Giant gas craters discovered at the bottom of the Barents Sea

October 5, 2018 - 06:25

Cracked gas chambers in the seabed south of Svalbard could blow out and create craters that are up to 30 metres deep, say scientists.

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Researchers have found more than 100 craters in the seafloor near Bjørnøya, the southernmost island in the island archipelago of Svalbard. Some of these craters have a diameter of 1000 metres. The craters formed when pockets of gas hydrates exploded out of the seafloor (Illustration: Andreassen et al. 2017).

The otherwise flat sea floor between the island archipelago of Svalbard and Finnmark, Norway’s northernmost county, is pocked by massive craters that were only discovered in the 1990s.

Now, scientists at the Centre for Arctic Gas Hydrates, Environment and Climate (CAGE) at UiT - The Arctic University of Norway, have collected new geophysical data on the craters in the area.

But instead of finding just a few craters, researchers found hundreds of them. They range in size from 300 to 1000 metres in diameter. And they have been blown out of solid bedrock.

Methane gas blow-outs

The craters are what remain after a methane gas explosion. Or more correctly: gas blow-outs.

Methane gas chambers formed under the seabed during the last ice age. Up until the end of the ice age they were capped by a kilometres-thick layer of ice. They have also been kept in place by frozen methane gas, known as gas hydrates.

When the ice melted, the gas chambers collapsed one by one. The blow-outs may have occurred over a couple of days.

But these blow-outs must have involved enormous forces at the bottom of the Barents Sea, since the holes have been blasted out of solid bedrock. 

The researchers in Tromsø expect further blow-outs, as some gas chambers have not yet blown, and others are slowly building up pressure again.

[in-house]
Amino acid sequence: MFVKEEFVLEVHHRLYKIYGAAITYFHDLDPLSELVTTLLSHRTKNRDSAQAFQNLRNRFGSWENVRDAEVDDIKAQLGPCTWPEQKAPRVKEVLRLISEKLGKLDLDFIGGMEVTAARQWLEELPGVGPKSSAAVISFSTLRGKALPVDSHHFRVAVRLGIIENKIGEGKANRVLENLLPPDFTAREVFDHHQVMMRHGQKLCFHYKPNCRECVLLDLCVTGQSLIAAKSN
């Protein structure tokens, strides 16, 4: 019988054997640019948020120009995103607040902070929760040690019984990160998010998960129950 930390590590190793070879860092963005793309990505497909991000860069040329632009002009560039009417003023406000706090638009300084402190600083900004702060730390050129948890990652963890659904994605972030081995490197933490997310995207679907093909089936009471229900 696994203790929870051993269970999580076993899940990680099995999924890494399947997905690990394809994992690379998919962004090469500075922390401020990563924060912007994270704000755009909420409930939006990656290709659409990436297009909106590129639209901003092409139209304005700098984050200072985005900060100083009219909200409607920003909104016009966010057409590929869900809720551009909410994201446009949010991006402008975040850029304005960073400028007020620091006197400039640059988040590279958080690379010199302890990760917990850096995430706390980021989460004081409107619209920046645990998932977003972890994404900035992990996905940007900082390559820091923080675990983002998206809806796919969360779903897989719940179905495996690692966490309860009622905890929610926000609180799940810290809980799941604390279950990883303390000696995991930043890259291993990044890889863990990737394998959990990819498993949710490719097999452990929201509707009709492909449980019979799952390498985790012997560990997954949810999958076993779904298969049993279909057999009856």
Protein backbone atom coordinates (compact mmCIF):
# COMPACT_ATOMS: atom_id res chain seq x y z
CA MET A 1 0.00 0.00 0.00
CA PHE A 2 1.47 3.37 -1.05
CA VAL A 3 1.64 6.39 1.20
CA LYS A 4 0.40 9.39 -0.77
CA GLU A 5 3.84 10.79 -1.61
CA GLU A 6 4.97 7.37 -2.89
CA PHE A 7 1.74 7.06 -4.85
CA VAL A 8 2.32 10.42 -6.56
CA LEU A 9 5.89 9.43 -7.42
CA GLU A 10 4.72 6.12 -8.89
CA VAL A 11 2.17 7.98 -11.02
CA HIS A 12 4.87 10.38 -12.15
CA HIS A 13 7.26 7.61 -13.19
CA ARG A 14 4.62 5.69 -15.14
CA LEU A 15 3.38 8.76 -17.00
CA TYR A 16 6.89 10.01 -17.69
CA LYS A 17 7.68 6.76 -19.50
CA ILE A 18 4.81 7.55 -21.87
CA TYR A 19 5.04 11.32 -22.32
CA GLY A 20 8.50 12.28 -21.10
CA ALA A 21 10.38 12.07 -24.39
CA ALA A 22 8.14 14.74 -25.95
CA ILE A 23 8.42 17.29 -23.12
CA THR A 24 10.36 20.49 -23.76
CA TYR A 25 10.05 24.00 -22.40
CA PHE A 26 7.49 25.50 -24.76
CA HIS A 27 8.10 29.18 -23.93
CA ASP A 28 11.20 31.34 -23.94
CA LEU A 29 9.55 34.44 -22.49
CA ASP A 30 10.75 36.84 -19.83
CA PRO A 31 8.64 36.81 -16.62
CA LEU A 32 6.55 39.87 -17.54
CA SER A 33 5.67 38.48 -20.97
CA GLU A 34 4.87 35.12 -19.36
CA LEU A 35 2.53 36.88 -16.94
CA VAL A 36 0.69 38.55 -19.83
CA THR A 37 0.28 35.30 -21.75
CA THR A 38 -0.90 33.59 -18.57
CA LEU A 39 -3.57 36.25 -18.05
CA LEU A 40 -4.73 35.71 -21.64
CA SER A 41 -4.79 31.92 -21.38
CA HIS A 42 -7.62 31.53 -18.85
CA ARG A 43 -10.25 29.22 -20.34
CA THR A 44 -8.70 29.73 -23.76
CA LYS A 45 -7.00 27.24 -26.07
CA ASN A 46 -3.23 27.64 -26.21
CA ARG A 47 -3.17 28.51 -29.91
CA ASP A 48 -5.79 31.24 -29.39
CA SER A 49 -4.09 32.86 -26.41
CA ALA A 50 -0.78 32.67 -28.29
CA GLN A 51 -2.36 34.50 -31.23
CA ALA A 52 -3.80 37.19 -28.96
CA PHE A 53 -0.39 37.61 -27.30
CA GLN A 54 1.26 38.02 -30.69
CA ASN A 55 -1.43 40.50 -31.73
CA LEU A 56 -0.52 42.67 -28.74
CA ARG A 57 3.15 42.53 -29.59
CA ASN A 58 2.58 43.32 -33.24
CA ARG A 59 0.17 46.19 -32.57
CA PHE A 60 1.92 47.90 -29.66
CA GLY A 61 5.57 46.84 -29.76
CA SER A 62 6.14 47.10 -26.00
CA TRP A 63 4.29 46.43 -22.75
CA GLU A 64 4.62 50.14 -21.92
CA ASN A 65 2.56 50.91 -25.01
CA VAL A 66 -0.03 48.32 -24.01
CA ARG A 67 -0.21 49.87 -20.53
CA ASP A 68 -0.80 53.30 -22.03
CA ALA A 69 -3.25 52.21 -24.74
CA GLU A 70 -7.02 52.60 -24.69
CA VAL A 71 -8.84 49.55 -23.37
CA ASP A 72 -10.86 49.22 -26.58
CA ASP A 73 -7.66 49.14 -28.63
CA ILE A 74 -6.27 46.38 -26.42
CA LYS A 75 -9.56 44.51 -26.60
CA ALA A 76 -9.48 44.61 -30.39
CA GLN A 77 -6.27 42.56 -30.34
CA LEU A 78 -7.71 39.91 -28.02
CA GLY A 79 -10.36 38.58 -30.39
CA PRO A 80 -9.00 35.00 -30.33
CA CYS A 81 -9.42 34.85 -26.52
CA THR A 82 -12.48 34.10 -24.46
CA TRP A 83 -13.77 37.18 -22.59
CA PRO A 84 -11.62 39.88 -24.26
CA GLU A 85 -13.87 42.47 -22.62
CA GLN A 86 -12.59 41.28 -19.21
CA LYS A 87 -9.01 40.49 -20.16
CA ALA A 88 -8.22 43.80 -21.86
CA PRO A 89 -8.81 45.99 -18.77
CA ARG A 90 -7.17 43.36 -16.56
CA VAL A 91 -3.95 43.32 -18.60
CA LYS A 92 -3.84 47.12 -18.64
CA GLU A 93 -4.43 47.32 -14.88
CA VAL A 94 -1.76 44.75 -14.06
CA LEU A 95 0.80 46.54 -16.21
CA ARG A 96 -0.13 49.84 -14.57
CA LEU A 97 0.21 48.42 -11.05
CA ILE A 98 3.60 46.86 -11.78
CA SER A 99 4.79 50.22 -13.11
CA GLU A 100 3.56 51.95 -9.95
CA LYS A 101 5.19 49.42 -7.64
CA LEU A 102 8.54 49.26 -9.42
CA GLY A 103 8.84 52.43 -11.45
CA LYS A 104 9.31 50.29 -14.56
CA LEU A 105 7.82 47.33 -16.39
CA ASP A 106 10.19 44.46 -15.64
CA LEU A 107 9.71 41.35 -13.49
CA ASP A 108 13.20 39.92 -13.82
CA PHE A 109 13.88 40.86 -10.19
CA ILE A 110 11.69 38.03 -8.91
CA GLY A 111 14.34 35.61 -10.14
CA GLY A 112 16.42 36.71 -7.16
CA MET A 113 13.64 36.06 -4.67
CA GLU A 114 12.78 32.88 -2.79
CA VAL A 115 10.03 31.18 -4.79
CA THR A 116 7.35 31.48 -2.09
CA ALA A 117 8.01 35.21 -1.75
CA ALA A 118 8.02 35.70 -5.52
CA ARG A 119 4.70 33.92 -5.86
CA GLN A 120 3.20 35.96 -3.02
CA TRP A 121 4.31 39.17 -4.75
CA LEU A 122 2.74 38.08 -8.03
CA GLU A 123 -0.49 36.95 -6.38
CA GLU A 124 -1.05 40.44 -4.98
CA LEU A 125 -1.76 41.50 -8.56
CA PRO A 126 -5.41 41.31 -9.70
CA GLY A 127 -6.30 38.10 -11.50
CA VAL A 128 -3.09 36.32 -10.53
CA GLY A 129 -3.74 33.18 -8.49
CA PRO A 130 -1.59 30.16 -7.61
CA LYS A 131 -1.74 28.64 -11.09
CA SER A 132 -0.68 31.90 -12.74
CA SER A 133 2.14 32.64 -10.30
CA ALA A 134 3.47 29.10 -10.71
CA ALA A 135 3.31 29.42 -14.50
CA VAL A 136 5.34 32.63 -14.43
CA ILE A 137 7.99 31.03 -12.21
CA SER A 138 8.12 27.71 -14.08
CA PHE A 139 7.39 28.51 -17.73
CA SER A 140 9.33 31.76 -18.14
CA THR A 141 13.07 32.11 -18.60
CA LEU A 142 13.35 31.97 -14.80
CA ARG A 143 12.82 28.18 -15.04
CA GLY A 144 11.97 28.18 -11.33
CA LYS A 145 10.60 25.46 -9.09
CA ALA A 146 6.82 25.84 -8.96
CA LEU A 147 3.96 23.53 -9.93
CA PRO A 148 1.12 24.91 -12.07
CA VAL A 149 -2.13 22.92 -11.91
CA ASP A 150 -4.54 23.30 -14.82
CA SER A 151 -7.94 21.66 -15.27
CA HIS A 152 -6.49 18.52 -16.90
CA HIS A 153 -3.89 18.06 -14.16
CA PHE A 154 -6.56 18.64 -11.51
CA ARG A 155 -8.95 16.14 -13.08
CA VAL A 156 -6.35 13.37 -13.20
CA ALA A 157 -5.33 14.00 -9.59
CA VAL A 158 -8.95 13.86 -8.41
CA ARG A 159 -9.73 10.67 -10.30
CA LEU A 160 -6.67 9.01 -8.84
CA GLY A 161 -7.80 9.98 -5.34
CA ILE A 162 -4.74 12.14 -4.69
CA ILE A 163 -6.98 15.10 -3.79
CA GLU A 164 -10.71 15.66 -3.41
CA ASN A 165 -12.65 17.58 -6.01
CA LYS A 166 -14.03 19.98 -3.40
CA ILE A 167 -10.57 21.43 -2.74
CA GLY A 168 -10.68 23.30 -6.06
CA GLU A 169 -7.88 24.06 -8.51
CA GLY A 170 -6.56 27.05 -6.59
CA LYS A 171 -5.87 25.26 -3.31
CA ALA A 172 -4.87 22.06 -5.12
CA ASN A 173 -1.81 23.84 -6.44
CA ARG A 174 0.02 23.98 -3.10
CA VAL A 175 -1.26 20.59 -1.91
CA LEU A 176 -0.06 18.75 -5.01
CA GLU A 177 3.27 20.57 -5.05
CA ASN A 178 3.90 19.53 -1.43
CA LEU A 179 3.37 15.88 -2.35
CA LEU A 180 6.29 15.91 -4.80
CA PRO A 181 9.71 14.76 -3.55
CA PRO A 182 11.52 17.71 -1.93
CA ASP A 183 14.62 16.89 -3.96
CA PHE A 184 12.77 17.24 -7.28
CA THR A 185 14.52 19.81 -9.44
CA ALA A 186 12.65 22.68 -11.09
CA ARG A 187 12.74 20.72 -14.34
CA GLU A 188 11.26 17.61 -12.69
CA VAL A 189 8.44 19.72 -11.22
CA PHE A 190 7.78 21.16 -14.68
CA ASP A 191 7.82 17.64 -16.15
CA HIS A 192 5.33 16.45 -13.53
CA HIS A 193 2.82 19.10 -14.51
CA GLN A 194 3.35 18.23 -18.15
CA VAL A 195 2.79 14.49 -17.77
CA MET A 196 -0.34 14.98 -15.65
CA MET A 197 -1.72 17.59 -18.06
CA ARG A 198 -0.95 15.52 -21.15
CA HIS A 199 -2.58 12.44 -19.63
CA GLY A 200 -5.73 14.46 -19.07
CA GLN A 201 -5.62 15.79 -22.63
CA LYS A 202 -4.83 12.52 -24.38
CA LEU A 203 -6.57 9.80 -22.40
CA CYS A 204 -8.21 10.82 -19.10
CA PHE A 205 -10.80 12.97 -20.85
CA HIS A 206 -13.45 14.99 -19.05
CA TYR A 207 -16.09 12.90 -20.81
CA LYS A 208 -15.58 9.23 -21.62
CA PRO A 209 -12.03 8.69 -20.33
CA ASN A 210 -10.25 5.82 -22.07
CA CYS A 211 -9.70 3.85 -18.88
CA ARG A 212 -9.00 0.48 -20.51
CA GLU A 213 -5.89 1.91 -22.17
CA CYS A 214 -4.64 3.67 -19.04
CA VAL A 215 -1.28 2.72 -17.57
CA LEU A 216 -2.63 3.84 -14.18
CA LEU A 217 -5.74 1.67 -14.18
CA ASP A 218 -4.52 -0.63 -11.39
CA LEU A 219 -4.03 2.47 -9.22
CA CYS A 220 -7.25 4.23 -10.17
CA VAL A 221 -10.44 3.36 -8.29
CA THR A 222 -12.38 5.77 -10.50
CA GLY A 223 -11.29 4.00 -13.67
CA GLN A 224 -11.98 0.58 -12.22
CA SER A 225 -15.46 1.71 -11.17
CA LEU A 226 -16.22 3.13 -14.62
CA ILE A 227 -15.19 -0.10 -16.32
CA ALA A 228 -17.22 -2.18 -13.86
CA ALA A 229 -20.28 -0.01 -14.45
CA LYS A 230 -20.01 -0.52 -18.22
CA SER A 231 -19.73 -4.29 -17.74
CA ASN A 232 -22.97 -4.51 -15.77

Read More: Bacteria thrive on methane deep beneath the Antarctic Ice Sheet

Mysterious giant holes in Siberia

Only a few years ago, reindeer hunters on the Jamal peninsula in northernmost Siberia also discovered several mysterious giant holes in the ground.

Russian scientists eventually determined that the cavities had been filled with methane gas and subsequently collapsed.

Karin Andreassen, a professor at UiT, thinks the Russians were correct in their assessment.

“Methane gas in Siberia is locked inside the permafrost. And there are frozen gas hydrates in the Barents Sea that ensure the gas is kept buried in the seabed,” she says.

Otherwise, the process is more or less the same, she said. When the permafrost or gas hydrates thaw, the methane can be released explosively in a gas blow-out.

Media reports described mysterious giant holes that were found in the tundra several years ago on the Jamal Peninsula in northern Siberia. Additional holes like these have appeared recently. We now know that the holes are likely from methane gas blow-outs, just like the craters that researchers have discovered in the Barents Sea. (Photo: Vasily Bogoyavlensky / AFP / NTB scanpix)

Andreassen and her colleagues published their results in scientific article in the journal Science last year that describes the craters in the seabed north of Norway and how they developed. The picture at the top of this article is from the article in Science.

Read More: Methane from the Arctic ocean stays put

Large blow-outs possible

Andreassen thinks there will be more large blow-outs in the ocean floor south of Svalbard, as the seabed becomes warmer and gas-hydrate reservoirs thaw.

But she can’t promise that researchers will catch the actual blow-out.

“The biggest blow-outs in the Barents Sea occurred when the ice melted, 12,000 to 15,000 years ago,” she said.

Andreassen says there is probably even more methane gas locked in the seabed around Greenland and in the Arctic Ocean than is found in the Barents Sea.

That could lead to some extremely large craters.

Read More: How the last ice age changed Norway

Pingos preceded blow-outs

Researchers have now examined satellite images of northern Siberian from a few years back and looked at the area where the explosions occurred. They found that the year before the huge crater appeared, there were large pingos in the same place.

Pingos are found in the arctic and are usually raised hills, like a giant pimple, with a core of ice.

In this case, however, the pingos must have been filled with gas in the form of ice, bound up with water in gas hydrates and permafrost.

Russian scientists have now mapped 7,000 gas-filled pingos that are poking through the thawing permafrost, visible in satellite images that illustrate how the pingos form and grow, published in The Siberian Times.

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Read more in the Norwegian version of this article at forskning.no

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